While the Tokyo English Life Line was established in 1973 to help the city’s international community, TELL’s services have come to benefit people across the entire country.
Perhaps surprisingly, Japanese speakers have also turned to the hotline as they feel it’s easier to open up to a stranger in English. That’s why, according to TELL director Vickie Skorji, around half of the people who call up are actually Japanese.
TELL hopes to start a conversation on this and other facts about mental health in Japan when it holds its annual Tokyo Tower Climb on Sept. 9 to mark World Suicide Prevention Day on Sept. 10. Up to 500 participants are expected to attempt the 600-step challenge, which will be accompanied by music, food and a lot of positivity.
A huge poster will be on display at Tokyo Tower during the event so that people can write words of general encouragement on orange sticky notes — with orange acting as the official color of TELL’s campaign. Any profits will go to expanding services.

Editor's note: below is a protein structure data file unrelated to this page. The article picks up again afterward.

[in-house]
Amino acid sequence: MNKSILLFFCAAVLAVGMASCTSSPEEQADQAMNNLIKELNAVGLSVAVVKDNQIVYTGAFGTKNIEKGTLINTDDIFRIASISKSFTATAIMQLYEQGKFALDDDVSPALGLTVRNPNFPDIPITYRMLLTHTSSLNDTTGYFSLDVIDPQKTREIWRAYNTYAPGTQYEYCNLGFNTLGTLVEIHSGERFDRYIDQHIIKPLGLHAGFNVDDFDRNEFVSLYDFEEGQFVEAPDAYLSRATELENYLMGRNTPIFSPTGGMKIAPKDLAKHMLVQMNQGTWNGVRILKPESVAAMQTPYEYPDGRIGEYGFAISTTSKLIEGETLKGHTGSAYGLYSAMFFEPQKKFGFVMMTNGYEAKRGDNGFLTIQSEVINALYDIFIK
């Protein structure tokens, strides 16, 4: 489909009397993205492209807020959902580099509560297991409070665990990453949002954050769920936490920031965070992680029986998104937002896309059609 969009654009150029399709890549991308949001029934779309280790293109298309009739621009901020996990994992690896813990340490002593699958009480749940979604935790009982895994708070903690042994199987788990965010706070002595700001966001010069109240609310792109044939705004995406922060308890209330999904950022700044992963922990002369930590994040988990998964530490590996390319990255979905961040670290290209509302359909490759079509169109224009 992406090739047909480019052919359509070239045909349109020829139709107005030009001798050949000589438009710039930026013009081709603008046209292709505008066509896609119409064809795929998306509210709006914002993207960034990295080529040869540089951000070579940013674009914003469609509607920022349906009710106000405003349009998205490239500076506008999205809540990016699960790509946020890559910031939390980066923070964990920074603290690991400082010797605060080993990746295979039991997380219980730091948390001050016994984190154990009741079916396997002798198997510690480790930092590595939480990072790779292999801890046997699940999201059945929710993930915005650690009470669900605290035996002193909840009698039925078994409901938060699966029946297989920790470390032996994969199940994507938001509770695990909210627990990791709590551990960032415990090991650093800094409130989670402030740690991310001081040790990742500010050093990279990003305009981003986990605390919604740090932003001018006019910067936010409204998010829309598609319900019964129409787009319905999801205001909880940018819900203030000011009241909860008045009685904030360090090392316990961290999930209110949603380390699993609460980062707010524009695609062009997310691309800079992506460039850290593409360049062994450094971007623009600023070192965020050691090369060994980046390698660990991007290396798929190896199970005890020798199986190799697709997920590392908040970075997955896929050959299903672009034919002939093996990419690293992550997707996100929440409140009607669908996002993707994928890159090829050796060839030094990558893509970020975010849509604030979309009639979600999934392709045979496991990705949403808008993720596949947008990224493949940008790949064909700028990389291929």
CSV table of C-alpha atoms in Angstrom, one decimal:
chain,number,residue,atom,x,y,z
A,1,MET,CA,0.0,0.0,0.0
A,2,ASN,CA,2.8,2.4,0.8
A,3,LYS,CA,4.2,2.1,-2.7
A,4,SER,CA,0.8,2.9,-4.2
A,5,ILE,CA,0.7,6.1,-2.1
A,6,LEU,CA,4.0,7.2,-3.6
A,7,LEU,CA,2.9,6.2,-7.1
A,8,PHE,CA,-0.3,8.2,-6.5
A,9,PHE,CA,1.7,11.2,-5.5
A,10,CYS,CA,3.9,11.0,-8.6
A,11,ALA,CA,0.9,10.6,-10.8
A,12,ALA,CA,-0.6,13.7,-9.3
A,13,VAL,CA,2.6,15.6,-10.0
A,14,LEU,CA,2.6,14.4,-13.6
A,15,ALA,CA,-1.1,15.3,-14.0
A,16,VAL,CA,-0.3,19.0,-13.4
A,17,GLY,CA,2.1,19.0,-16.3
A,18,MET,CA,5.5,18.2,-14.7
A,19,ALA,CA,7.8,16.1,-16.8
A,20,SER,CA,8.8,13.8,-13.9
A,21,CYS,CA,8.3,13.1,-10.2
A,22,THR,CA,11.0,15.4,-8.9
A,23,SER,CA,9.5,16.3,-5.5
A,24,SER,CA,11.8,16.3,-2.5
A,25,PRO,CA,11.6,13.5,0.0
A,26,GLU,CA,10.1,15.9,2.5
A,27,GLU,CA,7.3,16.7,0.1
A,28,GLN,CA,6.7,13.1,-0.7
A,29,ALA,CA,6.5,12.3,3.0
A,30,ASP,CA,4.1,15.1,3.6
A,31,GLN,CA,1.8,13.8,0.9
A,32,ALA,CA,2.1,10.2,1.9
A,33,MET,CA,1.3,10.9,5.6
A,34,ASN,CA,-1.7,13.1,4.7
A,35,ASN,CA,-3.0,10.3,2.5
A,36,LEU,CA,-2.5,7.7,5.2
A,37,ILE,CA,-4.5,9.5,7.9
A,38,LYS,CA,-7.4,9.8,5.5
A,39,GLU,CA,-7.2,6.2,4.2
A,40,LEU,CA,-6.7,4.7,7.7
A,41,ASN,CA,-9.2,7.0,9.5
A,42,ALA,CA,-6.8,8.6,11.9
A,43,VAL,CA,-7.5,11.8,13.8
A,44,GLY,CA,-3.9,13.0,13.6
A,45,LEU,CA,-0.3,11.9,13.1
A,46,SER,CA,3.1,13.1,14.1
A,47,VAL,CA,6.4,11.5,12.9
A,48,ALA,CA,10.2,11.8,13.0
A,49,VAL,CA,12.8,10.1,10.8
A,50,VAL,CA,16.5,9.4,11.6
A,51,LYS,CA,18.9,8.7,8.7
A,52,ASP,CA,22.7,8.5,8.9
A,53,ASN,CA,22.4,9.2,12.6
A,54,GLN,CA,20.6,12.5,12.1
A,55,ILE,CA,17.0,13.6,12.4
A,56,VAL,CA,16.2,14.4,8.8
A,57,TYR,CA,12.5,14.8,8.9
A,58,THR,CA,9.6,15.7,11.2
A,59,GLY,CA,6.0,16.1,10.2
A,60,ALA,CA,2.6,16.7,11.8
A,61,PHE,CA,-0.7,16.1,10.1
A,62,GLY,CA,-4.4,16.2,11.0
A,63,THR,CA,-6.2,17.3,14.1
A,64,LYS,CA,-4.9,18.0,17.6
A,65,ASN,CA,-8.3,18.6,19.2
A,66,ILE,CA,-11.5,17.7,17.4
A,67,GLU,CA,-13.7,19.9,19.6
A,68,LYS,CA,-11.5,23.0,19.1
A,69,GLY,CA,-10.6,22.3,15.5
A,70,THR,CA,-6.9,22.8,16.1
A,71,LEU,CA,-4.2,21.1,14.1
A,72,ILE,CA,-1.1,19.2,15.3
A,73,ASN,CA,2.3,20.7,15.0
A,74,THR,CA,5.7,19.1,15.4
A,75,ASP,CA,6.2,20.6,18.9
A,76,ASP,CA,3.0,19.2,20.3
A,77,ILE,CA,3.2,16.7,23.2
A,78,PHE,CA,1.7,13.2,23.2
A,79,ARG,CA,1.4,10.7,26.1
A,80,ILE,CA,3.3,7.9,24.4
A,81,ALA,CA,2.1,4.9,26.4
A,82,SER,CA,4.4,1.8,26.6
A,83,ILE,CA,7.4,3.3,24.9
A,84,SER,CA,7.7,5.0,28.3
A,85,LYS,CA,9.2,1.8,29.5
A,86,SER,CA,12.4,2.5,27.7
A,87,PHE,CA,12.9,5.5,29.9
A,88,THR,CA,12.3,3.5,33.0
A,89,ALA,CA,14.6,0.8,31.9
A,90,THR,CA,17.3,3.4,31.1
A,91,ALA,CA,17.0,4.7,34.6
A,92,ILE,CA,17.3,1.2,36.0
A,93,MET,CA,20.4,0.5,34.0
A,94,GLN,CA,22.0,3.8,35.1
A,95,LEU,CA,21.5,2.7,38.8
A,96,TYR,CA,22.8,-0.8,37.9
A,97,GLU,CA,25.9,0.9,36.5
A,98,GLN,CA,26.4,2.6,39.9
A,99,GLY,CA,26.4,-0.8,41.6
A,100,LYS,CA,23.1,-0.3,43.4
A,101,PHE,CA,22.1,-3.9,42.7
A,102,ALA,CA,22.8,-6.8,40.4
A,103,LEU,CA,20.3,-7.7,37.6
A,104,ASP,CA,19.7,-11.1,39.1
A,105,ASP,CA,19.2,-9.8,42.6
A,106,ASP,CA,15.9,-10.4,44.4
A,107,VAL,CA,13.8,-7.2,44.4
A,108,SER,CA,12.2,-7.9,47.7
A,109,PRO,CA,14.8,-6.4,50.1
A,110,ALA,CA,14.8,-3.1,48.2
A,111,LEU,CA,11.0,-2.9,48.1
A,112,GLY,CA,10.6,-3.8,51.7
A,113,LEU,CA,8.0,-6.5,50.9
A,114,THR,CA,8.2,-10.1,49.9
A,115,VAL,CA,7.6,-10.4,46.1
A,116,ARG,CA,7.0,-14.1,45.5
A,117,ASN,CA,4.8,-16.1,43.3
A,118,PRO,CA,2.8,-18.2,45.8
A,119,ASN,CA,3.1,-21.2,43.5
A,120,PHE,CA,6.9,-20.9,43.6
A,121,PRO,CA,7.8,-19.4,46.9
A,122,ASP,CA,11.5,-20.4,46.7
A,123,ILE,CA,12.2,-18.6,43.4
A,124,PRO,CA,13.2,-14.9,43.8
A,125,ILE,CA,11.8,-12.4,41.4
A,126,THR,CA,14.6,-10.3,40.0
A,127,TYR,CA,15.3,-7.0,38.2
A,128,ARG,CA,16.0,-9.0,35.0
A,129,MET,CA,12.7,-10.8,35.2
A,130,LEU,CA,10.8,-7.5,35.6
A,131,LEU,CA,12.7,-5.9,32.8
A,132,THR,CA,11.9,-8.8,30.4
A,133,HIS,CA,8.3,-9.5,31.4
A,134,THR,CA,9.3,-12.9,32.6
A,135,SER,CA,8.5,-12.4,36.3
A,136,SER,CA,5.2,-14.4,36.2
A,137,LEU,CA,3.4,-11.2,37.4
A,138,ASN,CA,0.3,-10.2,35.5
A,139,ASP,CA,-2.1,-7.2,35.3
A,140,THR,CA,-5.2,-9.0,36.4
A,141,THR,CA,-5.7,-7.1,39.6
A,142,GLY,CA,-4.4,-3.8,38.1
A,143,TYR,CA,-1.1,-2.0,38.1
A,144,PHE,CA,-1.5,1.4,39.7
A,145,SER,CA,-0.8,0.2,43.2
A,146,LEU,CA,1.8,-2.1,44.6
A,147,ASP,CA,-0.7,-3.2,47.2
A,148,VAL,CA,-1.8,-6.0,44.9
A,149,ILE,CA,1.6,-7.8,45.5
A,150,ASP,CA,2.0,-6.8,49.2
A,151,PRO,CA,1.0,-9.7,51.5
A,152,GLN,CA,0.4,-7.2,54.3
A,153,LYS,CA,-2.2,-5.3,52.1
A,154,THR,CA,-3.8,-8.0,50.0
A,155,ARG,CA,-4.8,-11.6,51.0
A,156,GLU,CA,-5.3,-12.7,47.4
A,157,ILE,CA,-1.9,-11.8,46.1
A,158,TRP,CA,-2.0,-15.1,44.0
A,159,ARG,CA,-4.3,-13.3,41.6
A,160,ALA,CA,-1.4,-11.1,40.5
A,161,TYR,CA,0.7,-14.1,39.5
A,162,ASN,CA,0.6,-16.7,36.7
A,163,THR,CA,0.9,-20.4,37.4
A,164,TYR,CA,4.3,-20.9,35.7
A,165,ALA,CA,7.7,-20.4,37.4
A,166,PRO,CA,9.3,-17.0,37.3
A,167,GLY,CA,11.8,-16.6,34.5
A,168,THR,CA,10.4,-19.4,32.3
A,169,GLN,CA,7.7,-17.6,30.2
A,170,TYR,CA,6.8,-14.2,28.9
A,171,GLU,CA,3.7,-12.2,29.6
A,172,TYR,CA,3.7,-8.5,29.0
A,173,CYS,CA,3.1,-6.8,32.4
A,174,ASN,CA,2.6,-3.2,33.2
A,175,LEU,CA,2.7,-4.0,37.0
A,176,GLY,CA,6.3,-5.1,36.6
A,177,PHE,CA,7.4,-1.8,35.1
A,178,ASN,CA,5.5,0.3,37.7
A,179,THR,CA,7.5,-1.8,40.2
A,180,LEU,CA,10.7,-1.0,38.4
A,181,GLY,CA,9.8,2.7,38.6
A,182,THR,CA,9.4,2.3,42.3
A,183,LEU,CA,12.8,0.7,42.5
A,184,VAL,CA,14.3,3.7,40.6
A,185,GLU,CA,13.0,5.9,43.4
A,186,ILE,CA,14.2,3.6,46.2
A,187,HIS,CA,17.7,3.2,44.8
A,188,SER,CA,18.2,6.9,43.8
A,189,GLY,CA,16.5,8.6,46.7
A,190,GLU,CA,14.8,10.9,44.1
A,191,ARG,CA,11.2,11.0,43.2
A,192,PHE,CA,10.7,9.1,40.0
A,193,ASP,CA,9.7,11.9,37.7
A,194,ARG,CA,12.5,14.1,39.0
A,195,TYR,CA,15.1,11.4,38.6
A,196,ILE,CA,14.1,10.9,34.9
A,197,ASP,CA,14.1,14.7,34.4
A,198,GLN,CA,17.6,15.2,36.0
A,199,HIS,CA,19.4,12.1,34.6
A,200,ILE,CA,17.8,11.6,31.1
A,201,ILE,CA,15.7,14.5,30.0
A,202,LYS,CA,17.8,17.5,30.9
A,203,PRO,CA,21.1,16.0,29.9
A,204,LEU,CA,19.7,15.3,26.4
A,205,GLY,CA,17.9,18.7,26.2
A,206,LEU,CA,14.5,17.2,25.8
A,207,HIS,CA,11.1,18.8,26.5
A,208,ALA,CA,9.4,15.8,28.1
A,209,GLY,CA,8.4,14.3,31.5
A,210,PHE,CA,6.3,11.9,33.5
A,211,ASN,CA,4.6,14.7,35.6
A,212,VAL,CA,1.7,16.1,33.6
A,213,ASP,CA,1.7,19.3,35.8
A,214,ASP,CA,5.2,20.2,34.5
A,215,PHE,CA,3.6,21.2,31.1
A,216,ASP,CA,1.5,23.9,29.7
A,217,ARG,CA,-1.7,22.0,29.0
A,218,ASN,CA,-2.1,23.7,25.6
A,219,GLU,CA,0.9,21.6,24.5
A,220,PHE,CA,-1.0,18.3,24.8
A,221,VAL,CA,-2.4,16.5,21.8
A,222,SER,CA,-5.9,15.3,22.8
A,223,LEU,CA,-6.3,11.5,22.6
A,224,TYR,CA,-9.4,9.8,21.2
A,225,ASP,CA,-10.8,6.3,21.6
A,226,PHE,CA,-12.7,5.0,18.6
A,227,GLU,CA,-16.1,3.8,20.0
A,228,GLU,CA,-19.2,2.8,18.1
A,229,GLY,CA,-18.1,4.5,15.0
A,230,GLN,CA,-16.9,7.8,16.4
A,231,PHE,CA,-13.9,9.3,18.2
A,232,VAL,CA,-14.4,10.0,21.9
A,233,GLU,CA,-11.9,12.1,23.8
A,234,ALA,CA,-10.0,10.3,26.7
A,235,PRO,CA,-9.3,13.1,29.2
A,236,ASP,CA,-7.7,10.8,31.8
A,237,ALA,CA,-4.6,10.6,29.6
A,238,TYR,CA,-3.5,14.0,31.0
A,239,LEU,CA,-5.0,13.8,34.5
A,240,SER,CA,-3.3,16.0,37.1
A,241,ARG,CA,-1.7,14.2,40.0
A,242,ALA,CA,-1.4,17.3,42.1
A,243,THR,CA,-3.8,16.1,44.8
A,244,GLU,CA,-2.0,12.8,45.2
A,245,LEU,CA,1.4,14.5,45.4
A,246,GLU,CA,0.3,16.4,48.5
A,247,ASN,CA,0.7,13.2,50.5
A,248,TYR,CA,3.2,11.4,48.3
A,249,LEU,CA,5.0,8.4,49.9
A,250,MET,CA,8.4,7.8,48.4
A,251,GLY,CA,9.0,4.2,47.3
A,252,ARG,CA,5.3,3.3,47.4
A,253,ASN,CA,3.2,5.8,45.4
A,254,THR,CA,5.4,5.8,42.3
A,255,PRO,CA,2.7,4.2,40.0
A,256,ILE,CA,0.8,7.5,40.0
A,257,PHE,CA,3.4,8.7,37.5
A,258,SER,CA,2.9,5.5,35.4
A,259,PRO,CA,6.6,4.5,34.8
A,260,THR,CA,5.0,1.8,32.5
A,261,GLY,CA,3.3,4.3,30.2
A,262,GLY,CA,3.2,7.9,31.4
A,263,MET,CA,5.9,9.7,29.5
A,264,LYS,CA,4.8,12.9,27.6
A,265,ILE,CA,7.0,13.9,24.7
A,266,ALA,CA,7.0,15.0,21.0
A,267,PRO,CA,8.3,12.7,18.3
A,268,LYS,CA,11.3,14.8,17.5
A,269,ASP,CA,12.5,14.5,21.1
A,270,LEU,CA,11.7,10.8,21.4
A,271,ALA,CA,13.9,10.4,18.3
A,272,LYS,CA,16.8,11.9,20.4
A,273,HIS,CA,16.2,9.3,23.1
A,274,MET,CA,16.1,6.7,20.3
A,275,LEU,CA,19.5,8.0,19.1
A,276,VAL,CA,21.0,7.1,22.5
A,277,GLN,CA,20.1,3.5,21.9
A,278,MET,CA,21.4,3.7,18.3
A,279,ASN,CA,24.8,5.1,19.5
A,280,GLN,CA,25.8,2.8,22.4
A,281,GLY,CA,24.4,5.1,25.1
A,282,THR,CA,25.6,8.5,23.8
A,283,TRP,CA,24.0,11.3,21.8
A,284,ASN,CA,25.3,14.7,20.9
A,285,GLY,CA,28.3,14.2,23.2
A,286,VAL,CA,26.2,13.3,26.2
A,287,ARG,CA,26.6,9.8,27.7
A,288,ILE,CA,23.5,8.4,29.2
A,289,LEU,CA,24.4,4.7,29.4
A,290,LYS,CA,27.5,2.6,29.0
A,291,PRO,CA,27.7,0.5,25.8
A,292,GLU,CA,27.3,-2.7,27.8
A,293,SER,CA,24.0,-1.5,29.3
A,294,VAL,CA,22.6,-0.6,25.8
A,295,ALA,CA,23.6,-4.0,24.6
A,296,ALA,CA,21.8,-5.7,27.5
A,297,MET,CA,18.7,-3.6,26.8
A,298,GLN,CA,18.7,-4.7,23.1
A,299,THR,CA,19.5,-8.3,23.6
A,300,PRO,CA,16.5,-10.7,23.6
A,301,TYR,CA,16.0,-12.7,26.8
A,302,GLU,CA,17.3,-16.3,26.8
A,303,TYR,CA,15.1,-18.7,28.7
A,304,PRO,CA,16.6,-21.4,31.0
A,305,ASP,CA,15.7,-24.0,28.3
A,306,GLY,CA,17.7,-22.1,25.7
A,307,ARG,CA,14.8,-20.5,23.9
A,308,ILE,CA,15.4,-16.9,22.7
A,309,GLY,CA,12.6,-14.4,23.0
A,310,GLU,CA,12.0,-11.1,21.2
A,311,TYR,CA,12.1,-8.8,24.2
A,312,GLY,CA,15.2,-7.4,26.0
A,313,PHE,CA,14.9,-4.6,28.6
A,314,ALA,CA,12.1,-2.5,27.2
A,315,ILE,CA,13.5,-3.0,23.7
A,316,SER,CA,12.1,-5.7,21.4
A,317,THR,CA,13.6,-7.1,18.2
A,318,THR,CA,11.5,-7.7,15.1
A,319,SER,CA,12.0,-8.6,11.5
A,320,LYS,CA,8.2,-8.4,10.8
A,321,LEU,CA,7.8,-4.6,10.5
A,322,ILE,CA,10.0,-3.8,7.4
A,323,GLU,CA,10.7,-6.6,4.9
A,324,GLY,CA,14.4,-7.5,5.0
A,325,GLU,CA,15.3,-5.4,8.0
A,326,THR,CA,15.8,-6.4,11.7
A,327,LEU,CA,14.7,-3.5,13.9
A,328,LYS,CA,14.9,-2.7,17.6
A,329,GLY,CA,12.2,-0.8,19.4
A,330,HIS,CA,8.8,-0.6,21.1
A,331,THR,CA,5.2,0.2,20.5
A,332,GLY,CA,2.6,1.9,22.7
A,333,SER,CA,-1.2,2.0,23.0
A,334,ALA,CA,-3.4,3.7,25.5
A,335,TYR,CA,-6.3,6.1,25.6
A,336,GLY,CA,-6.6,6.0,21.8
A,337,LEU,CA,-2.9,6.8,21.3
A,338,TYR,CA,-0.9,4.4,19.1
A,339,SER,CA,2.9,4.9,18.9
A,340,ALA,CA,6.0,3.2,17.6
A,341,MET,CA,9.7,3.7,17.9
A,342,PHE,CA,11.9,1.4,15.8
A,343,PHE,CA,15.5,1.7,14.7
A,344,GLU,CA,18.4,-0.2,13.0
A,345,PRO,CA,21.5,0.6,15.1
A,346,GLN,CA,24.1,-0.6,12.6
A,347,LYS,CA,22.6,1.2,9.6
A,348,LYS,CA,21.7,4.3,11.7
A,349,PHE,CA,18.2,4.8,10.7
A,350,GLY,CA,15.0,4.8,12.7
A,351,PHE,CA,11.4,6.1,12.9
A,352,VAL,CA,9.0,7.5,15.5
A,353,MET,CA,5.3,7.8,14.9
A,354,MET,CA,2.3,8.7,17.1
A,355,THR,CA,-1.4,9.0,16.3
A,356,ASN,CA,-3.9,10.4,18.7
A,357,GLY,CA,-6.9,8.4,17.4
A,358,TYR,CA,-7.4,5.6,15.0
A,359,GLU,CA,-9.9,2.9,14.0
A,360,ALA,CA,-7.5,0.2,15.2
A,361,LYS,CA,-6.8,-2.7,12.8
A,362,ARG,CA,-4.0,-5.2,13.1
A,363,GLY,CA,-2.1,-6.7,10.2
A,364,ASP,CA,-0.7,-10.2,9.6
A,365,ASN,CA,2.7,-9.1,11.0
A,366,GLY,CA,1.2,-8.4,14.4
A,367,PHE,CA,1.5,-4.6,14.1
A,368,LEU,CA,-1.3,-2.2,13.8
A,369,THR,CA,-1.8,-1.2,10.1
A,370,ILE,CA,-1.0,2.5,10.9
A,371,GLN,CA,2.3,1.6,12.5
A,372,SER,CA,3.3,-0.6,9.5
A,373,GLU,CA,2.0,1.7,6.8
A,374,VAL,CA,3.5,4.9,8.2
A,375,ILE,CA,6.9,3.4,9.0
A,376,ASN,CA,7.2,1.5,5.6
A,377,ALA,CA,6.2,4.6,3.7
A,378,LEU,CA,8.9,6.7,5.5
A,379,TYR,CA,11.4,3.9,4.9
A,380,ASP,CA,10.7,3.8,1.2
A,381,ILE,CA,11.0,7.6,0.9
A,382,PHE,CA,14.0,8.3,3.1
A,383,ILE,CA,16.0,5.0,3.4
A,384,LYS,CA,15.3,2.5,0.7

“Zero suicides is not a fantasy,” Skorji says. “It’s preventable, but only if we start talking about it.”
The TELL Tokyo Tower Climb takes place Sept. 9 from 7:30-11 a.m. Registration costs ¥4,000 for adults, ¥2,500 for kids. The deadline for signing up is Sept. 4. For more information, visit www.telltowerclimb.com.
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